Wednesday, January 30, 2008

California's "Universal" Health Coverage Dies on the Table: WSJ Does a Post-Mortem

Arnold Schwarzenegger's "universal" health-care plan died in the California legislature on Monday, in what can only be called a mercy killing. So let's conduct a political autopsy, because there are important lessons here for the national health-care debate...

So much for that. The California legislature is probably the most liberal this side of Vermont, and even Democrats refused to become shock troops for this latest liberal experiment. Mr. Schwarzenegger and Democrats in the State Assembly did agree on a compromise plan in December. But on Monday, only a single member of the Senate Health Committee voted to report the bill to the full chamber -- and thus it joined a graveyard full of state "universal" health-care failures.

Like collapses in Illinois, Wisconsin and Pennsylvania, this one crumpled because of the costs, which are always much higher than anticipated. The truth teller was state Senate President Pro Tem Don Perata, who thought to ask about the price tag of a major new entitlement amid what's already a $14.5 billion budget shortfall.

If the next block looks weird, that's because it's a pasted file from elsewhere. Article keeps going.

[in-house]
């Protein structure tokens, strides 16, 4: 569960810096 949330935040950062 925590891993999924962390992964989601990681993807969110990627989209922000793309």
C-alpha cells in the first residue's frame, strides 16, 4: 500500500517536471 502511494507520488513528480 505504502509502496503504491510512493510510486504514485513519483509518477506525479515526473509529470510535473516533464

An independent analysis confirmed the plan would be far more expensive than proponents admitted. Even under the most favorable assumptions, spending would outpace revenue by $354 million after two years, and likely $3.9 billion or more. "A situation that I thought was bad," Mr. Perata noted, "in fact was worse."

This reveals that liberal health-care politics is increasingly the art of the impossible: You can't make coverage "universal" while at the same time keeping costs in check -- at least without prohibitive tax increases. Lowering cost and increasing access, in other words, are separate and irreconcilable issues...

All of which is to say that while the plan was opposed by nearly all Republicans, it died at the hands of Democrats. Mr. Schwarzenegger was a collaborator in that he went out of his way to assail and thus alienate fellow Republicans for opposing tax increases to pay for the plan. But if Mrs. Clinton or Barack Obama want to push a major health-care reform through Congress, they will have to find a way to appease their own left-wing while not alienating business and taxpayers...

What the California collapse should discredit in particular is the individual mandate as a policy tool for Republican reformers. This was Mr. Romney's enthusiasm for a time, helped along by the Heritage Foundation. But in order to be enforceable, such a mandate inevitably becomes a government mandate, and a very expensive one at that.

Voters are rightly concerned about health care, but they also don't want to pay higher taxes to finance coverage for everyone. Mr. Schwarzenegger's spectacular failure shows that there's an opening for Republicans to make the case for health-care reform based on choice and tax-equity, not mandates and tax hikes.